2. 2. Tensile Behavior of Aluminium Alloy 6063 - T6 In Sea Water 69 normal seawater container. They found that the corrosion rate tends to be increased by decreasing temperature, pH, and flow velocity and by increasing dissolved oxygen. The potentiodynamic polarization curves suggested a cathodic character for the inhibition process in seawater. Corrosion is one of the main factor which causes structural degradation in aging aircrafts. Corrosion also leads to crack propagation and damage of the structural components [4-6]. The corrosion resistance of these alloys is related to the formation of an oxide (passive) film, which naturally develops on the alloy surface under normal atmospheric conditions [10,11]. The oxide film formed on the aluminium alloy surface is non-uniform, thin and non-coherent. Therefore, it imparts a certain level of protection under normal conditions. When exposed to environments containing halide ions, of which the chloride (Cl_) is the most frequently encountered in service, the oxide film breaks down at specific points leading to the formation of pits on the aluminium surface [8]. Corrosion of aluminium alloy takes place when it is exposed to the presence of electrolyte having pH between 4.5 to 8.5. Corrosion of aluminium alloy also depends upon its purity and the alloying elements, especially its copper content. Corrosion takes place in direct proportion to the amount of the copper content. 2xxx series alloy normally have more copper content and exhibit lower corrosion resistance than other aluminium alloys. The other aluminium alloy, such as Al-Si (4xxx grade) and Al-Si-Mg (6xxx grade) show a lower resistance to localized corrosion. 1xxx series grade is the purest and it’s highly corrosion resistant. Al-Mg(5xxx grade) series alloys exhibits a fairly good resistance in sea water and chloride-containing solutions. Corrosion resistance tests are made for the determination of tensile and energy density properties after exposure in several different types of corrosion tests. These data are used for evaluating the corrosion susceptibility of the materials by measuring weight loss and characterizing depth and type of corrosion attack. The severity of corrosion attack depends on material heat treatment procedure, corrosive environment, pH value, temperature of the solution. As it is to be expected, corrosion damage tends to degrade the yield and ultimate tensile stress. The degree of degradation depends on the exposure time. A dramatic volumetric material embrittlement was observed even after short exposure times. In this study, the corrosion behaviour of aluminium alloy 6063 was evaluated in sea water. Table I Chemical composition (wt%) of aluminium alloy 6063 Aluminium alloy Si Fe Cu Mn Mg Cr Zn Ti Ni Zr Li 6063 0.5 0.35 0.1 0.1 0.75 0.1 0.1 0.1 - - -` II. EXPERIMENTS Measured tensile properties of the corroded specimens were compared with those for the uncorroded material. Corrosion process was conducted according to ASTM standard. Performed analysis gave supporting data for characterizing corrosion susceptibility. A. Material and Specimen Experiments are conducted for aluminium alloy 6063. This alloy is used in less loaded components in aircraft. They are also used in hydraulic, oil and fuel systems. Alloy 6063 is perhaps the most widely used because of its extrudability. Chemical composition of the alloy is given in the table 1.Tensile specimens were machined according to the specification ASTM B557M. Prior to the tensile test, the specimens were pre- corrodded as described below. B. Corrosion Process The different corrosion processes for the tensile specimens are as follows. 1. Exfoliation Corrosion 2. Intergranular Corrosion 3. Alternate Immersion Corrosion 4. Salt Spray Corrosion 5. Cyclic acidified salt fog Corrosion 6. Atmospheric Corrosion Test 7. Sea water Immersion Test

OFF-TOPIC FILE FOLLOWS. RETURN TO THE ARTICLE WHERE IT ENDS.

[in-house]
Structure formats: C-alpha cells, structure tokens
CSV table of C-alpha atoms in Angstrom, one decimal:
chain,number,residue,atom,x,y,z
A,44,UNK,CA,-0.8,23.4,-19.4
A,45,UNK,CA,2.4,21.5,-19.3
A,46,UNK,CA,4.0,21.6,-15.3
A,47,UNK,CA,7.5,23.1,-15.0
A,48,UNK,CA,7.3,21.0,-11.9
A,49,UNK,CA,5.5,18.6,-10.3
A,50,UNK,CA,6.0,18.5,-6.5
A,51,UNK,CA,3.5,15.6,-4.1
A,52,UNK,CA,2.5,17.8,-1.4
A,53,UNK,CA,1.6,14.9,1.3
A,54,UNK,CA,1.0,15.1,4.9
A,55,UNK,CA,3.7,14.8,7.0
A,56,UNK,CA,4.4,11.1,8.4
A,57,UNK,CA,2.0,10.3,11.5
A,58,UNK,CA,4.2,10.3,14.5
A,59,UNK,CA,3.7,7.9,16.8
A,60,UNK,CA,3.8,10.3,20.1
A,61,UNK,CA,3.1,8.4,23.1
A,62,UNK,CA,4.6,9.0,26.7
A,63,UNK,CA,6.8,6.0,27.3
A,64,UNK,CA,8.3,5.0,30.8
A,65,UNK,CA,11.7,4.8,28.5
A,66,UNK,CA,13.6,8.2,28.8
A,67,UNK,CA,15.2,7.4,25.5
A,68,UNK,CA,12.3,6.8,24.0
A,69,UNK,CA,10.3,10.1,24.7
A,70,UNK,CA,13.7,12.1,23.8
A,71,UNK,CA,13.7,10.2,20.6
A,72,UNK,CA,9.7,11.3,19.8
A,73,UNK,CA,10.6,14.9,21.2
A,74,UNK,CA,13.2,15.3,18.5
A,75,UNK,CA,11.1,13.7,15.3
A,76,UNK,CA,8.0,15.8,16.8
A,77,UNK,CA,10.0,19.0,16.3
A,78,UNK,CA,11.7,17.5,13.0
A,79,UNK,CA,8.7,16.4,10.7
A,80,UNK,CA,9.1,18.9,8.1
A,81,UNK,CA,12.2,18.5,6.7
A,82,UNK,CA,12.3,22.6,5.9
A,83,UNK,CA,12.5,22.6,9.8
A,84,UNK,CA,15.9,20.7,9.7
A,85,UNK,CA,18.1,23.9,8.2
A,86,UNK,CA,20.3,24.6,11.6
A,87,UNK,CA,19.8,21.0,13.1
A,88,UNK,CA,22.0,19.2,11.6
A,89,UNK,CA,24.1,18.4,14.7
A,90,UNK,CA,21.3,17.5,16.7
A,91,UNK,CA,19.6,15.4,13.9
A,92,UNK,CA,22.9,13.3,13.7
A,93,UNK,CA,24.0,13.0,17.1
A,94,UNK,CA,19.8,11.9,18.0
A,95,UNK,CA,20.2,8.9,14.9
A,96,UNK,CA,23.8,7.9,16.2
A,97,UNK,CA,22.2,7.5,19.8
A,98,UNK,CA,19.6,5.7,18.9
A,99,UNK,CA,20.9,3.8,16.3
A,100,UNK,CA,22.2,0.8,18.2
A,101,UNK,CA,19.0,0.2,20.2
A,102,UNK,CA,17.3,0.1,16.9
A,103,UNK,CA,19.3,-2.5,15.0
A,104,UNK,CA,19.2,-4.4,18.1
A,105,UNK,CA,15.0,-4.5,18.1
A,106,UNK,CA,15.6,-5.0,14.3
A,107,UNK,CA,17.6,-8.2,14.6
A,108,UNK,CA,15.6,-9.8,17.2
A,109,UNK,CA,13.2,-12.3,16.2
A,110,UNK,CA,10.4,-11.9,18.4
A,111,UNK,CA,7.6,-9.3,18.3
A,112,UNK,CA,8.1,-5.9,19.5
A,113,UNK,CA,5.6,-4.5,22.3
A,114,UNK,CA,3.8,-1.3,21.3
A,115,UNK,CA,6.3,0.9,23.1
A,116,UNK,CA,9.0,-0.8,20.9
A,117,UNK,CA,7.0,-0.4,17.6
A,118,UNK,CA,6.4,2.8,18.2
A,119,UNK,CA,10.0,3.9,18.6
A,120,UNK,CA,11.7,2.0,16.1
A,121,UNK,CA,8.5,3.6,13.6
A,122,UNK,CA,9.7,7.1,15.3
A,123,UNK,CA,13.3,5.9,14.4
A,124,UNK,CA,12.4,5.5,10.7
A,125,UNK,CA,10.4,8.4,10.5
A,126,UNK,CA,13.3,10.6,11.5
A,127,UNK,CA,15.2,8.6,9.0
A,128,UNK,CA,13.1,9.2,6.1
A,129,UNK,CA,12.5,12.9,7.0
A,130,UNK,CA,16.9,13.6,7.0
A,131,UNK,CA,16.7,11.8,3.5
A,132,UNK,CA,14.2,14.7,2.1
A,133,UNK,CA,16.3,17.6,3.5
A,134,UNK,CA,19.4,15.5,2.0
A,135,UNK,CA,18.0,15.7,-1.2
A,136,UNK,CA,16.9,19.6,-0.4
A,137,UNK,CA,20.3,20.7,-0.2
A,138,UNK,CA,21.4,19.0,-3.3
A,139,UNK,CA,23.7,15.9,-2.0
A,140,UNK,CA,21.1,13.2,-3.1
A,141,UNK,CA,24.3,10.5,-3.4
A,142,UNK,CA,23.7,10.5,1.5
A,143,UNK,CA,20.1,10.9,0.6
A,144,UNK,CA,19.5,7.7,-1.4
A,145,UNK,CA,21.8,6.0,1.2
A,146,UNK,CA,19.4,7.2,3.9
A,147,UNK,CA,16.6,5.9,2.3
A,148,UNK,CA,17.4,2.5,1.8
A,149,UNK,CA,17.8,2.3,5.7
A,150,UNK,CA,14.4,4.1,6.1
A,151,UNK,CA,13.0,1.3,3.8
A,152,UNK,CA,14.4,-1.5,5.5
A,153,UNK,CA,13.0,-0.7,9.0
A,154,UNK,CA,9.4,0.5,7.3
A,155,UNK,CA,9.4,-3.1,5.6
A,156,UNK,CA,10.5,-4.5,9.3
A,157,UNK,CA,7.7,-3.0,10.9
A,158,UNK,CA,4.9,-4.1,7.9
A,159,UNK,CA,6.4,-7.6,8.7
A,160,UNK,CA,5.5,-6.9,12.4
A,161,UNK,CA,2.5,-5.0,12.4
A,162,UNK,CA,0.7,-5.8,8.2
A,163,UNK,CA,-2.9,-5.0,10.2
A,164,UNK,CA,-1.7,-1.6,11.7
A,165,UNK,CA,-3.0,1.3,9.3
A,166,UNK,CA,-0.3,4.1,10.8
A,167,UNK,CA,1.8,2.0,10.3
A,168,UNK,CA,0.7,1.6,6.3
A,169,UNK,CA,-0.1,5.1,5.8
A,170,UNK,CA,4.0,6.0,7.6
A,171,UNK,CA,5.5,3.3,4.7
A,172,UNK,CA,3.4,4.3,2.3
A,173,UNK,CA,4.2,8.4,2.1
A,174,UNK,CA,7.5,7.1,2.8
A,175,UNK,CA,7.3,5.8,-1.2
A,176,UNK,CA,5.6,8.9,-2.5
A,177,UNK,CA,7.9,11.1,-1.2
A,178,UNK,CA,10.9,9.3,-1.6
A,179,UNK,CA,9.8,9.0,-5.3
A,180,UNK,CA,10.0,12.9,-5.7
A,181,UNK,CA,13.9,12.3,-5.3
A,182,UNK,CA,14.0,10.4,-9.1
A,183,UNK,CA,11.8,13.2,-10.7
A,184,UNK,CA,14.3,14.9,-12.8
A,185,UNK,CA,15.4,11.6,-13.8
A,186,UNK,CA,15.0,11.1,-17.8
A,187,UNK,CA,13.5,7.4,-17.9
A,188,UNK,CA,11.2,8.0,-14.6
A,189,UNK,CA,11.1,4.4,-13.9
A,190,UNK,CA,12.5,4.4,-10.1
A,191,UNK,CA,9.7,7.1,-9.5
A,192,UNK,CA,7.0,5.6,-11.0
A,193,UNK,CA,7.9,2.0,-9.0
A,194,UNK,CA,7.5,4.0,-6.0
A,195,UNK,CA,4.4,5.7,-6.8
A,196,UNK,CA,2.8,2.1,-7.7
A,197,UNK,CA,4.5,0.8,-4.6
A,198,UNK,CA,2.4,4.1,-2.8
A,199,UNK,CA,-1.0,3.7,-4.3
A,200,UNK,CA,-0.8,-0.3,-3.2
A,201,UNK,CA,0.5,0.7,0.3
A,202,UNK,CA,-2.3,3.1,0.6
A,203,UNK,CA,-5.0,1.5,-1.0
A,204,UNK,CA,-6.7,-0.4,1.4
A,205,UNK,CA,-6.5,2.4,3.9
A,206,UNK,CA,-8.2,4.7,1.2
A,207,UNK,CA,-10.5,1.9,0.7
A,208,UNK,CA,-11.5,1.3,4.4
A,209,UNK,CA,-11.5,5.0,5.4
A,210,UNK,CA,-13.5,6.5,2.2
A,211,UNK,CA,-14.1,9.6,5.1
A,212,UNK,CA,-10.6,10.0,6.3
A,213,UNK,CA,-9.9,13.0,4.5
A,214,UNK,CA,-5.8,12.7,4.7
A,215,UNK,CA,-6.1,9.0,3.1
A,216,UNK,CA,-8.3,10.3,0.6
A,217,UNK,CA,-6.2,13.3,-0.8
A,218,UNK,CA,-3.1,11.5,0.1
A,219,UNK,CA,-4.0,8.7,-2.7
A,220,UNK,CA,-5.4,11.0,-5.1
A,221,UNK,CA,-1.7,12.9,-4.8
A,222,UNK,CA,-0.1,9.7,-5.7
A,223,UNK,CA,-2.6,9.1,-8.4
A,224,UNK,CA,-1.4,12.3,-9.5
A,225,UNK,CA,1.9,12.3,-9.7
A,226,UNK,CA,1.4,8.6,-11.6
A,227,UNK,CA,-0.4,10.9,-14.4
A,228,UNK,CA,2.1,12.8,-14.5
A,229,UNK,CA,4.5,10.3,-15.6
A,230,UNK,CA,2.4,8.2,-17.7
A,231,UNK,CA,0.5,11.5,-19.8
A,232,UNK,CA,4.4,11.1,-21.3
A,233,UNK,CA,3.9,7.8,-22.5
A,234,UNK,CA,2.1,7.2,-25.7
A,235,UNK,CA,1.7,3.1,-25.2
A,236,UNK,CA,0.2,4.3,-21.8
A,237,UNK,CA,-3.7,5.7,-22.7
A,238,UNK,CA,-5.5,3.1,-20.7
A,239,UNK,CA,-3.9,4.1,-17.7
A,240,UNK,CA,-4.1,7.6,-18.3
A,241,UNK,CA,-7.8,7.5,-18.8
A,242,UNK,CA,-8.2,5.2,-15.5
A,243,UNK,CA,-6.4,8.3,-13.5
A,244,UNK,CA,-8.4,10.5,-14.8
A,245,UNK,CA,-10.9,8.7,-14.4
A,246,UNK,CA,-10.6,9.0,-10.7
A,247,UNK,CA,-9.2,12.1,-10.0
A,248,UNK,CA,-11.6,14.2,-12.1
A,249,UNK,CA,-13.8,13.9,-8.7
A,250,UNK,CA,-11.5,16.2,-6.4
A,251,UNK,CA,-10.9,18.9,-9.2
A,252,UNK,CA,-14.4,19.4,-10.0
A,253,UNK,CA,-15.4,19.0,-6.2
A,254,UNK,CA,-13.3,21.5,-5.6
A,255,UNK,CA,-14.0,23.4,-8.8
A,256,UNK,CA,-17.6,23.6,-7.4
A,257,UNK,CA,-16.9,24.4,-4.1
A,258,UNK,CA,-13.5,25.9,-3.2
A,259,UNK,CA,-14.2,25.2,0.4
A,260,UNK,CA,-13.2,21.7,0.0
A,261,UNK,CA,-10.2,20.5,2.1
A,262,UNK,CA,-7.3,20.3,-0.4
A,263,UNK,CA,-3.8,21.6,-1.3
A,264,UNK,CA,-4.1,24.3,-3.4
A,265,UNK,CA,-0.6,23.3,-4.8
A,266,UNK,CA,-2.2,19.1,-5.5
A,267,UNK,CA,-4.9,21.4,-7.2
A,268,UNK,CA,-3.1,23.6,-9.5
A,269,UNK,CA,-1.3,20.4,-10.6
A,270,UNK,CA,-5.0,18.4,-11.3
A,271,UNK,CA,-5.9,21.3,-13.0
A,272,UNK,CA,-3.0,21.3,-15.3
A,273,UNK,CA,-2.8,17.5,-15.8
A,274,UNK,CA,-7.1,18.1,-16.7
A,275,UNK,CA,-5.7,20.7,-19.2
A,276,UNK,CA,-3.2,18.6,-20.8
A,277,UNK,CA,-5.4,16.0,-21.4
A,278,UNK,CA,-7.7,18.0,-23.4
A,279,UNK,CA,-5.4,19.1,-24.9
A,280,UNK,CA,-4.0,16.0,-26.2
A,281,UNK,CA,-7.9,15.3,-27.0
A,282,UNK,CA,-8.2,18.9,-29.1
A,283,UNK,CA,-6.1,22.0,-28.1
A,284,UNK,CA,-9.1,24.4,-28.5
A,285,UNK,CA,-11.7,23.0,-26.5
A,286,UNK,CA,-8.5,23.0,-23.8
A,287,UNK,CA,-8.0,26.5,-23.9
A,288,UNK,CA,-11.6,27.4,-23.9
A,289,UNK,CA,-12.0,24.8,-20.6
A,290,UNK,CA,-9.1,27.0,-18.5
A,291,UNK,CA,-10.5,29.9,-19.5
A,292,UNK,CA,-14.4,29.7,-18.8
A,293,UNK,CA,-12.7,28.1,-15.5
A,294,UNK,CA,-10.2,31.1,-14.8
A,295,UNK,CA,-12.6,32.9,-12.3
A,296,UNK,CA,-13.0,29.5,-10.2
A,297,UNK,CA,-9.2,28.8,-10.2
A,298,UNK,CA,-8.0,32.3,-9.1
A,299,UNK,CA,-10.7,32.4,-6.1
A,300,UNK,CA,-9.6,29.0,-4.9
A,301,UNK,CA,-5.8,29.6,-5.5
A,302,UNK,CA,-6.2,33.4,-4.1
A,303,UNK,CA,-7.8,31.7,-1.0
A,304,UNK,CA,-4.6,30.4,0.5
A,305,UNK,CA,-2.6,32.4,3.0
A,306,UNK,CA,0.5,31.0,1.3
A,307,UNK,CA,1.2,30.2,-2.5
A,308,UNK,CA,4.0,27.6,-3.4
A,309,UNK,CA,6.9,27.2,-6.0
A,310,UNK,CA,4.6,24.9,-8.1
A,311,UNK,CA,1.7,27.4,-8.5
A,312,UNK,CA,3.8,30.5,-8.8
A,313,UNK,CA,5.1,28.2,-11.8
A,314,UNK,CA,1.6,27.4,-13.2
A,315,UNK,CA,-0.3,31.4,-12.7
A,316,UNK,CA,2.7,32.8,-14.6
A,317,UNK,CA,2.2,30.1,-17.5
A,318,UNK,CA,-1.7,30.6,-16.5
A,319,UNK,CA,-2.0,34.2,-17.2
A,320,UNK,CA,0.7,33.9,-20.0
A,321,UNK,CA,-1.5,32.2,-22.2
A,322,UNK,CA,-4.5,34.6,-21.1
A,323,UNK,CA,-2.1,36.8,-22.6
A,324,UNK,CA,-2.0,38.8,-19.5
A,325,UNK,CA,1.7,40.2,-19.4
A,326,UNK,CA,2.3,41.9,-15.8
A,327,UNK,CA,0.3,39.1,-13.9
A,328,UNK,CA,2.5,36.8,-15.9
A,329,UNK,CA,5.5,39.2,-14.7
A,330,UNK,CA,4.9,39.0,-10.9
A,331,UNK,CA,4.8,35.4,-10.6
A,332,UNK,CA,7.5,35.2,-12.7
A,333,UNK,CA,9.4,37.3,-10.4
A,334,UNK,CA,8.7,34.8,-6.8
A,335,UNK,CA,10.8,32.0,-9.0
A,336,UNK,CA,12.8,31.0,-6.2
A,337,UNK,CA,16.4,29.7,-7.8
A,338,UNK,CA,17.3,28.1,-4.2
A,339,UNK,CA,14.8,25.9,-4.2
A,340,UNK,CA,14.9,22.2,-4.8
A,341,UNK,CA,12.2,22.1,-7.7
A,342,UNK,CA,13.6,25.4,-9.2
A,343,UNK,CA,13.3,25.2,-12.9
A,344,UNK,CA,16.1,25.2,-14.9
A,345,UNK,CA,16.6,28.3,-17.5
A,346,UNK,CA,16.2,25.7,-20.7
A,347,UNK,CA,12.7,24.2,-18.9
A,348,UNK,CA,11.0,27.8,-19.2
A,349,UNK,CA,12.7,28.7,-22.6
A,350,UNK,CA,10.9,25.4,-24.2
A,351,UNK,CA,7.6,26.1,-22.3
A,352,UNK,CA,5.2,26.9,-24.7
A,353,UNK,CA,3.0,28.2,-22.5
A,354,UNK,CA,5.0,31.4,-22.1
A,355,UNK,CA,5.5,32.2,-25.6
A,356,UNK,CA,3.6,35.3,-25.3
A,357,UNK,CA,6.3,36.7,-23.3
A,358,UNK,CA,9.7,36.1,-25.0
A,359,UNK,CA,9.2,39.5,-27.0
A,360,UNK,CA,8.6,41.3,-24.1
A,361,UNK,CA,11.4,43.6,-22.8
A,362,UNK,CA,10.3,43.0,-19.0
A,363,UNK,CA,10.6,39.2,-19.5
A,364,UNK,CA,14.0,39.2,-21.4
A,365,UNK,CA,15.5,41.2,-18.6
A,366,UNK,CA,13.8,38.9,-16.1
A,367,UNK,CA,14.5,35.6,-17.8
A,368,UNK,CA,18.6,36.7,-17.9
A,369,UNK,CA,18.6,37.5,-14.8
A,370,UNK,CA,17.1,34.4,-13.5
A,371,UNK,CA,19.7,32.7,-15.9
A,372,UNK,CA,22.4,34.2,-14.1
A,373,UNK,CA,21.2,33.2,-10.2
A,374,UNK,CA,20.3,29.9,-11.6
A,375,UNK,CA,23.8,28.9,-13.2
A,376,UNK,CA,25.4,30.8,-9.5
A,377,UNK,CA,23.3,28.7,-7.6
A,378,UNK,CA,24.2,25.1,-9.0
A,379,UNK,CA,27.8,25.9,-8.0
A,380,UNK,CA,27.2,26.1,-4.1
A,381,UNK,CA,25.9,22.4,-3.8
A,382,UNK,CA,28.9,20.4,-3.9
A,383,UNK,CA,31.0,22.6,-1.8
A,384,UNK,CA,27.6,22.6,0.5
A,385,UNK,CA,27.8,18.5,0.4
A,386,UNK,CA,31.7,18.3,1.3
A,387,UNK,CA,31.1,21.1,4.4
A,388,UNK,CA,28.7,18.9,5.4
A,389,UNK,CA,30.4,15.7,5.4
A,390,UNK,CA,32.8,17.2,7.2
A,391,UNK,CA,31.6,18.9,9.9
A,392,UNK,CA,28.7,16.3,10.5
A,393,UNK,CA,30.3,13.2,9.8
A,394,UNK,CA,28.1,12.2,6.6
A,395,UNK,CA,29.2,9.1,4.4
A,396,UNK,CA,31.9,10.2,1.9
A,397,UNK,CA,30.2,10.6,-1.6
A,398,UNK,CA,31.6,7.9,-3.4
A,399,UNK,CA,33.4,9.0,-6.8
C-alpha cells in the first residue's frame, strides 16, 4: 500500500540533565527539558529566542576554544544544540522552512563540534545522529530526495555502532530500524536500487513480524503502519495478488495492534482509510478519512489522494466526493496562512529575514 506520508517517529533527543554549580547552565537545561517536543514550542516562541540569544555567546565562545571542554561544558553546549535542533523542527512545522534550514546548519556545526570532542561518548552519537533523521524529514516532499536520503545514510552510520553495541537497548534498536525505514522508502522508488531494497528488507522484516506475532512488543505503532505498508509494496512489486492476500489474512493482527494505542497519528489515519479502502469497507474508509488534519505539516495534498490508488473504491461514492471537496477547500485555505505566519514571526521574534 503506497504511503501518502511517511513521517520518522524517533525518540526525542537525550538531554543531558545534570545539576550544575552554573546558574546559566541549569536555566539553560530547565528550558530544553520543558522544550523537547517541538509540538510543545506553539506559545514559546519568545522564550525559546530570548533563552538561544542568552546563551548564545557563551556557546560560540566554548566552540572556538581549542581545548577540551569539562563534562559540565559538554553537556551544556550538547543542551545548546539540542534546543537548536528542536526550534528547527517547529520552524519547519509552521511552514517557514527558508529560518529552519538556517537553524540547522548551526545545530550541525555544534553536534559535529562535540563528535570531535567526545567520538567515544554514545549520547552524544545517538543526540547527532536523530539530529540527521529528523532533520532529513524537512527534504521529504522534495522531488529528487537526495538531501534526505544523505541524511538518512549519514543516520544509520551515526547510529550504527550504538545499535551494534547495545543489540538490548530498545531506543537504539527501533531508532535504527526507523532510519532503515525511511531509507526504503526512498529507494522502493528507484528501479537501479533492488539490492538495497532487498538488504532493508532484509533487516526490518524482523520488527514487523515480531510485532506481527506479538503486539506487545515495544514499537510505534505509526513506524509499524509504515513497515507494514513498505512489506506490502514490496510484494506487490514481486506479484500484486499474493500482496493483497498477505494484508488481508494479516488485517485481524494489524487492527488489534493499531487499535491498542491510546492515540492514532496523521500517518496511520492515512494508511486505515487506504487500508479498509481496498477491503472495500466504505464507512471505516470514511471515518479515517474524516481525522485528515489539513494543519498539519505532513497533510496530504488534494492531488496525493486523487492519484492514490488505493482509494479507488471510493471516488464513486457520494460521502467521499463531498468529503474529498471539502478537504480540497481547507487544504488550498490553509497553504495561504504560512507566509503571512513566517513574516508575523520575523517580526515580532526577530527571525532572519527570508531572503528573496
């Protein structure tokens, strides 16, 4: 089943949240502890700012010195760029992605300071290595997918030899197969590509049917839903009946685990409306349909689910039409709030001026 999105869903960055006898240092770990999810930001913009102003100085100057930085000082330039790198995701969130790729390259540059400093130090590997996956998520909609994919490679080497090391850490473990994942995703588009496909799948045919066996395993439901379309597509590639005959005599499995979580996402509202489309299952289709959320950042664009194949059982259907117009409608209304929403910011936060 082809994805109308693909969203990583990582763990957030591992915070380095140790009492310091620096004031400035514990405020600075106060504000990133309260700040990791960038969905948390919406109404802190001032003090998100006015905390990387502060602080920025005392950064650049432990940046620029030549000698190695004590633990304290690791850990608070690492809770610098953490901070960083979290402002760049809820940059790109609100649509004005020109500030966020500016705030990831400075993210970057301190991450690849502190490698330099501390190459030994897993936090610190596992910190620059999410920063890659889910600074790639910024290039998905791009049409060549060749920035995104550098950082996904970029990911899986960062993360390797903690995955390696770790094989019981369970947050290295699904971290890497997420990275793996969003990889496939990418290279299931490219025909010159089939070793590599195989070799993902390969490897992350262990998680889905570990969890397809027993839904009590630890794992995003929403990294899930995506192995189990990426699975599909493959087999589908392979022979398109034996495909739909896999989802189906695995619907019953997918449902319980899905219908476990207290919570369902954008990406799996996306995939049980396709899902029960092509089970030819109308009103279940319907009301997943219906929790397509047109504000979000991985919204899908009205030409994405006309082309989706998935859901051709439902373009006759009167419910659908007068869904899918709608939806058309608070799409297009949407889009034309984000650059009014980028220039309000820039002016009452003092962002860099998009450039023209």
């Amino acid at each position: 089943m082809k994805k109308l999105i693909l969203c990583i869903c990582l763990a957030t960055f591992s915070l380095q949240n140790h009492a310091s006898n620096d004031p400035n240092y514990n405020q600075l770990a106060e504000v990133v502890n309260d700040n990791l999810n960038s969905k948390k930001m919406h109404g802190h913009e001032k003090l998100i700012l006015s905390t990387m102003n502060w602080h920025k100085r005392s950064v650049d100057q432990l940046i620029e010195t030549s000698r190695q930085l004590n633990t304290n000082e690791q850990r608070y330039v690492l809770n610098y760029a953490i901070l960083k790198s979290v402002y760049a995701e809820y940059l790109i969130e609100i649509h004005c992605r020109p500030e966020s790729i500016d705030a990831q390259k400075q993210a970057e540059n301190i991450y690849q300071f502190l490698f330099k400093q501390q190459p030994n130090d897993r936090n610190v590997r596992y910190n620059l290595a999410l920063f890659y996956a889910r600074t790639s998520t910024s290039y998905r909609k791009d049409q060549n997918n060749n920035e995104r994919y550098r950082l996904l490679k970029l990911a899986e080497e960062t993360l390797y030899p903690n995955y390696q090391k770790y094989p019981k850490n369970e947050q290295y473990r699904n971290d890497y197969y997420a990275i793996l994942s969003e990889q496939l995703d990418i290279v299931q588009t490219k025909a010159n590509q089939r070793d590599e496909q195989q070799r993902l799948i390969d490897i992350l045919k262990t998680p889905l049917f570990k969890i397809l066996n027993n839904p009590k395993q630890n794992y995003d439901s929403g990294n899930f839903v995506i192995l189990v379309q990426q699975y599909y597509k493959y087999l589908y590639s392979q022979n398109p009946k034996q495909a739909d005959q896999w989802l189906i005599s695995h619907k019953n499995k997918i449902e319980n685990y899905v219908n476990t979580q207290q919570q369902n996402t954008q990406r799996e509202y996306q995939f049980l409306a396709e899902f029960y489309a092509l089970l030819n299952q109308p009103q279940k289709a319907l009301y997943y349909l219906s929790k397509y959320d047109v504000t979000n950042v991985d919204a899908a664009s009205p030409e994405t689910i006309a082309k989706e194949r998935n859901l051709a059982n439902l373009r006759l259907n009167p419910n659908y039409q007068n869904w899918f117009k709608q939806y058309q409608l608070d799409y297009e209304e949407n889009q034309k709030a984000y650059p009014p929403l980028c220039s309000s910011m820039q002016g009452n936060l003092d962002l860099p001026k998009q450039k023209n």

3. 3. Tensile Behavior of Aluminium Alloy 6063 - T6 In Sea Water 70 The method preferred in this study was Sea Water Immersion Test. C. Sea Water Immersion Test These tests were made in accordance to ASTM D1141 -98 specification [9]. This practice covered the preparation of solutions containing inorganic salts in proportions and concentrations representative of ocean water. Since the concentration of ocean water varies with sampling location, the gross concentration employed herein was an average of many reliable individual analyses. The stock solution was be prepared in two ways. Stock Solution No. 1— The indicated amounts of the following salts were dissolved in water and diluted to a total volume of 7.0 L and stored in well stoppered glass containers. MgCl2·6H2O 3889.0 g (= 555.6 g/L) CaCl2 (anhydrous) 405.6 g (= 57.9 g/L) SrCl2·6H2O 14.8 g (= 2.1 g/L) Stock Solution No. 2—The indicated amounts of the following salts were dissolved in water and diluted to a total volume of 7.0 L or a convenient volume and stored in well stoppered amber glass containers. KCl 486.2 g (= 69.5 g/L) NaHCO3 140.7 g (= 20.1 g/L) KBr 70.4 g (= 10.0 g/L) H3BO3 19.0 g (= 2.7 g/L) NaF 2.1 g (= 0.3 g/L) Preparation of Substitute Ocean Water 10.0 L of substitute ocean water was prepared by dissolving 245.34 g of sodium chloride and 40.94 g of anhydrous sodium sulphate in 8 to 9 L of water. This was added with 200 mL of Stock Solution No. 1 slowly with vigorous stirring and then 100 mL of Stock Solution No. 2. It was then diluted to 10.0 L and the pH of the solution was then adjusted to 8.2 with 0.1 N sodium hydroxide solution. Only a few millilitres of NaOH solution was required. The solution was used immediately after the preparation of the solution and adjustment of the pH. The specimens were immersed in this substitute solution for a duration of 500, 750, 1000 hours. D. Mechanical Testing: Specimen testing: The servo Hydraulic Universal Testing Machine having a maximum capacity of 20000 kg was used for the experimental measurements. The machine was properly calibrated before using. Tensile testing: After subjecting the specimens to the corrosive environments described above, the corroded specimens were subjected to tensile tests [8]. The specimens were prepared in accordance to ASTM B557M-10. During the tensile test, the ASTM standard (B 557-M)specimens as mentioned above was striped at two fixtures of the machine and load was applied as per the ASTM standard recommends till the sample was failed into two segments. During the process, the load Vs deflection was recorded in the machine and converted into the stress strain diagram. This stress strain diagram gave the elastic modulus, Poisson’s ratio and ultimate tensile strength of the specimen .The test series include the following 1) establishing the reference for uncorroded tensile specimens, 2) tensile testing of the uncorroded specimens after low impact damage(1,2,3J), 3)tensile testing of the corroded specimens after specified duration of exposure, 4)tensile testing of the corroded specimens after low impact damage(1,2,3J), 5)determination of degradation of tensile property of the specimens. Corroded specimens were damaged by dropping weight from a certain altitude. Damage was created in the specimens in the order of the energy 1, 2,3J. Corrosion of the specimens was monitored by measuring the potential difference of the specimens. All the mechanical tests are summarized in table 2.